(CNN) After announcing the death of ISIS leader Abu Bakr al-Baghdadi, President Donald Trump on Sunday took questions from journalists -- and made a major false claim about his past statements on Osama bin Laden.
Trump claimed he had been prescient about the danger posed by bin Laden, having called for the death of the al Qaeda leader in a "very successful" book he published in the year before the September 11, 2001, terrorist attacks.
Trump said that he knew the threat from bin Laden at a time when "nobody" had "ever heard of" bin Laden.
"About a year -- you'll have to check it, a year, year and a half before the World Trade Center came down, the book came out. I was talking about Osama bin Laden. I said, 'You have to kill him. You have to take him out.' Nobody listened to me," he said.
"Let's put it this way: if they would have listened to me, a lot of things would have been different," he said.
Trump said he still hears people marveling about his supposed declaration.
"To this day, I get people coming up to me," he said. "They said, 'You know what one of the most amazing things I've ever seen about you is that you predicted that Osama bin Laden had to be killed before he knocked down the World Trade Center.' It's true. Now, most of the press doesn't want to write that, but, you know -- but it's true. If you go back, look at my book."
We went back and looked at his book. It's not true.
Facts First: Trump's January 2000 book, "The America We Deserve," mentioned bin Laden once, but it did not call for bin Laden to be killed or warn that he would perpetrate a major attack if he were not killed. In a separate section, the book said the US was in danger of a major terrorist attack that would make the 1993 bombing of the World Trade Center look minor in comparison -- but it did not predict that bin Laden or al Qaeda would be the perpetrator of this attack.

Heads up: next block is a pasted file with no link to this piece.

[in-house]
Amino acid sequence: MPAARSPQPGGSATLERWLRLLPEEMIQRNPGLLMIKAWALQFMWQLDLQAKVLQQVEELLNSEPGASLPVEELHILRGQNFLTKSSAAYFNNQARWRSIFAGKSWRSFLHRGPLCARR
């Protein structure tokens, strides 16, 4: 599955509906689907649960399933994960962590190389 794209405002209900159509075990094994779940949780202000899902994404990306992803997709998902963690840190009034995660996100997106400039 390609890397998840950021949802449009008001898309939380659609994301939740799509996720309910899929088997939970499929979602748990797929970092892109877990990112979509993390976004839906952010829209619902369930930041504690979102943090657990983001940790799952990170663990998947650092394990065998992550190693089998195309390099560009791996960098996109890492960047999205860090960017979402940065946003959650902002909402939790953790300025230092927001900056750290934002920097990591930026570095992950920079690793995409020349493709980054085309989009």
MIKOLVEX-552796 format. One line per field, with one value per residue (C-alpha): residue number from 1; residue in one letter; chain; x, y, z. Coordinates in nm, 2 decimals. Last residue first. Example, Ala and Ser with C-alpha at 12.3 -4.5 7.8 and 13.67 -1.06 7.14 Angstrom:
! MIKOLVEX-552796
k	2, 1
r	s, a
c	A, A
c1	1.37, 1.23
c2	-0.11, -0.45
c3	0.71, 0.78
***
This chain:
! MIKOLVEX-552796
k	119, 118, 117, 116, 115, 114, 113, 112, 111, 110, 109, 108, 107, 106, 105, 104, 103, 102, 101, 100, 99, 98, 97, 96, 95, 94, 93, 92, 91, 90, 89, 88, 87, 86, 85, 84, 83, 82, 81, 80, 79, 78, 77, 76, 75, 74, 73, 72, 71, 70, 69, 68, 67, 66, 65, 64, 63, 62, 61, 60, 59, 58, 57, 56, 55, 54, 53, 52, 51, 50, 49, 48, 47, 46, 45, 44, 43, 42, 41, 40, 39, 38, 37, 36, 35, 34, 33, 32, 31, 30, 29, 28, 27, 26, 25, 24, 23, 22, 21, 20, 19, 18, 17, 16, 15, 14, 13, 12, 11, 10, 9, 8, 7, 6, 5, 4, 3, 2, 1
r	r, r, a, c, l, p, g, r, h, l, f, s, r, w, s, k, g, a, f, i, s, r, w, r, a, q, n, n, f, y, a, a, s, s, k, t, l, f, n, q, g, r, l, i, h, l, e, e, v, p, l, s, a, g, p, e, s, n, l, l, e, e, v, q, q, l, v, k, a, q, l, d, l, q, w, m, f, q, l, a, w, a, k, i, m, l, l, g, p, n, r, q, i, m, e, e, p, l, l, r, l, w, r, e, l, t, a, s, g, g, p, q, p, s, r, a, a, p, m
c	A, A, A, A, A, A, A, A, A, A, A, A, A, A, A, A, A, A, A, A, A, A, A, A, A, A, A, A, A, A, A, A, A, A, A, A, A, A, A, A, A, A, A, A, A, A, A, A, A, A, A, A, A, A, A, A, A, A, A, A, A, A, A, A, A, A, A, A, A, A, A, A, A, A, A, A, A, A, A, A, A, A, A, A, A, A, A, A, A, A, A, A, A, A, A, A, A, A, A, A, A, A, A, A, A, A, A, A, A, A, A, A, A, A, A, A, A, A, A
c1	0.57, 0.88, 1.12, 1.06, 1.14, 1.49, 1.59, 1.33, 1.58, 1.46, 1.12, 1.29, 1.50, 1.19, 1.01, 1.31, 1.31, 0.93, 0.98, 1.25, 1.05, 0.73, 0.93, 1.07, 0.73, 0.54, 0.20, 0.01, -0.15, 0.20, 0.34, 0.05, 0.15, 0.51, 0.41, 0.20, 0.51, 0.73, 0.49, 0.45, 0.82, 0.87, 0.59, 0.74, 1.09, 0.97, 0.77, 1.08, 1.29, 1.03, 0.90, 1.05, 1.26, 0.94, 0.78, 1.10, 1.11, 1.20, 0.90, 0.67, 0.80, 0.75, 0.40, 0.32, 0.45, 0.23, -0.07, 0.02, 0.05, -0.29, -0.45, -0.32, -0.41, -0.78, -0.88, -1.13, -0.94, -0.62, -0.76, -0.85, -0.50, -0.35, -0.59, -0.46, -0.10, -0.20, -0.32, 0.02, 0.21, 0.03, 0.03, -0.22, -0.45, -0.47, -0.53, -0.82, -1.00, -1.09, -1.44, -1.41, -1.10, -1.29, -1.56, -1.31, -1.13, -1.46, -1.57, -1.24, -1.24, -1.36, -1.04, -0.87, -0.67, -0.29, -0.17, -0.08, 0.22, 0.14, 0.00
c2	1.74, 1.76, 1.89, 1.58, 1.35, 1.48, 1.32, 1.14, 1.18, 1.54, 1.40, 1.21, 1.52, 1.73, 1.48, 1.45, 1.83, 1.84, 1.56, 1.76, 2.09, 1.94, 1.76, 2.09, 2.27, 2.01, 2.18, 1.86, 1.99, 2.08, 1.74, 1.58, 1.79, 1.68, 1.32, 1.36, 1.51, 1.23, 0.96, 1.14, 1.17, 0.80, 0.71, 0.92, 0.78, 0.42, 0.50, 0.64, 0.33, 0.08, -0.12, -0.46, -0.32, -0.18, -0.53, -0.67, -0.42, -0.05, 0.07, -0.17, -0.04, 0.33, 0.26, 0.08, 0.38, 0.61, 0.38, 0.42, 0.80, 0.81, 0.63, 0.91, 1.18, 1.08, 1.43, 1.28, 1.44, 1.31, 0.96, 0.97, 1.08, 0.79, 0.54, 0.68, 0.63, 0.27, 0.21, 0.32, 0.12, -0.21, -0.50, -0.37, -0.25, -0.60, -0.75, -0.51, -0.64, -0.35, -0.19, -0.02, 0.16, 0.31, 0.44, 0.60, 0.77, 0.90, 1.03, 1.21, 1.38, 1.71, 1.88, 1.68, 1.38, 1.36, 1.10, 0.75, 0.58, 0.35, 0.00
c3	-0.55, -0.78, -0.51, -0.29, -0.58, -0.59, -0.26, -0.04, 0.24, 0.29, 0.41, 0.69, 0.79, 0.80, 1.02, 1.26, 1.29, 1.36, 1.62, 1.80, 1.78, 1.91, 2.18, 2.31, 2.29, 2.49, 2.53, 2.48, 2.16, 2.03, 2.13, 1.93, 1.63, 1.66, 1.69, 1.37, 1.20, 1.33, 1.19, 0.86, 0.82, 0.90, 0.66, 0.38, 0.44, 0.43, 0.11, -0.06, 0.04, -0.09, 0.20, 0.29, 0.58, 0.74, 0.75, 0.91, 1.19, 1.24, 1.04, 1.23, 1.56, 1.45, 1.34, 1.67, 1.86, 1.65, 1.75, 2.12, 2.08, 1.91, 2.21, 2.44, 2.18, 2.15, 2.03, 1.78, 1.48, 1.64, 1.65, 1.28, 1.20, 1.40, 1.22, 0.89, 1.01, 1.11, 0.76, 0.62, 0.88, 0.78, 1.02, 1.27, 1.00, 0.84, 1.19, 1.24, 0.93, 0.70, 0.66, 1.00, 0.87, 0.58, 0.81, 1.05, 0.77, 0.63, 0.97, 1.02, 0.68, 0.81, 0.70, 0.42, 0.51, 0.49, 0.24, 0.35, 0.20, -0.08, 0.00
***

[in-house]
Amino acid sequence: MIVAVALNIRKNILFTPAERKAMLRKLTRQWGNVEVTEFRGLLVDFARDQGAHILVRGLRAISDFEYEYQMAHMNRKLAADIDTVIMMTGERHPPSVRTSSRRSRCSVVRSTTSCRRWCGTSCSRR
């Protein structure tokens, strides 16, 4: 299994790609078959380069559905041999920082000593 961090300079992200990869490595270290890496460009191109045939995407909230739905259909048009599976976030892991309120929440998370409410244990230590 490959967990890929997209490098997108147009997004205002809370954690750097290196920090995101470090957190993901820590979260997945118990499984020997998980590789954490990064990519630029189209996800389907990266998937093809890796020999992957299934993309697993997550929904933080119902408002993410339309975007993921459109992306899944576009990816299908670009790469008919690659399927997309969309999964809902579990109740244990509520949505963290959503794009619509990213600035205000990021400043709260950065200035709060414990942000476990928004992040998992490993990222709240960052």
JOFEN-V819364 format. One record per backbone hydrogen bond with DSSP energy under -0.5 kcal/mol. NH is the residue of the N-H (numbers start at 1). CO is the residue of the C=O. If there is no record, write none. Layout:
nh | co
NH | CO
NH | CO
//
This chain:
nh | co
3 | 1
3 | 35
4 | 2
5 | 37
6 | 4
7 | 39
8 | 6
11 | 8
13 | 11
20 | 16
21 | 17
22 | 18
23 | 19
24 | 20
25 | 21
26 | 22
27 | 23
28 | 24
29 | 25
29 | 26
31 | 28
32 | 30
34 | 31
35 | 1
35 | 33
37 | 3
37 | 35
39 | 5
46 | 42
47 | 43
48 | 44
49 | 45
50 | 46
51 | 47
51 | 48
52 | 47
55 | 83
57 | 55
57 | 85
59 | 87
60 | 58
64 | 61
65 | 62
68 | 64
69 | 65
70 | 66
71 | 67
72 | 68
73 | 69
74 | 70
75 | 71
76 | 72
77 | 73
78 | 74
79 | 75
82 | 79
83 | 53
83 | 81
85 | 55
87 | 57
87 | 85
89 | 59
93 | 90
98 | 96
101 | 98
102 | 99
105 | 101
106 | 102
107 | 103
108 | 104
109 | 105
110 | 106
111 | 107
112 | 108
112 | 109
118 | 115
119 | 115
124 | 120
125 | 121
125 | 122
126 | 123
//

There is also no basis for Trump's claim that bin Laden was unknown to everyone else at the time. Bin Laden was a well-known figure in 2000, though he had not achieved the prominence he would gain with the attacks of 2001; the FBI had added him to its Ten Most Wanted Fugitives list in 1999.
Here's the one mention of bin Laden in Trump's book: "Instead of one looming crisis hanging over us, we face a bewildering series of smaller crises, flash points, standoffs, and hot spots. We're not playing the chess game to end all chess games anymore. We're playing tournament chess -- one master against many rivals. One day we're all assured that Iraq is under control, the UN inspectors have done their work, everything's fine, not to worry. The next day the bombing begins. One day we're told that a shadowy figure with no fixed address named Osama bin-Laden is public enemy number one, and U.S. jetfighters lay waste to his camp in Afghanistan. He escapes back under some rock, and a few news cycles later it's on to a new enemy and new crisis."
That was all -- a passing reference.
Elsewhere in the book, Trump wrote, "I really am convinced we're in danger of the sort of terrorist attacks that will make the bombing of the Trade Center look like kids playing with firecrackers. No sensible analyst rejects this possibility, and plenty of them, like me, are not wondering if but when it will happen."
So Trump explicitly acknowledged that it was a widespread belief among analysts, not a special insight of his own, that a major attack was coming.
Concerns about bin Laden plotting an attack were public knowledge by 2000. In June 1999, CNN published an article that began, "US officials fear that suspected terrorist Osama bin Laden 'may be in the final stages' of planning an attack against the United States."
Bin Laden had been publicly linked to the 1998 bombings of US embassies in Tanzania and Kenya, and President Bill Clinton retaliated later that year with cruise missile strikes on sites the Clinton administration claimed were connected to bin Laden.
Sunday was not the first time Trump had made false claims about what he said about bin Laden in the 2000 book. He made similar comments during his presidential campaign, once in an appearance on conspiracy theorist Alex Jones' show.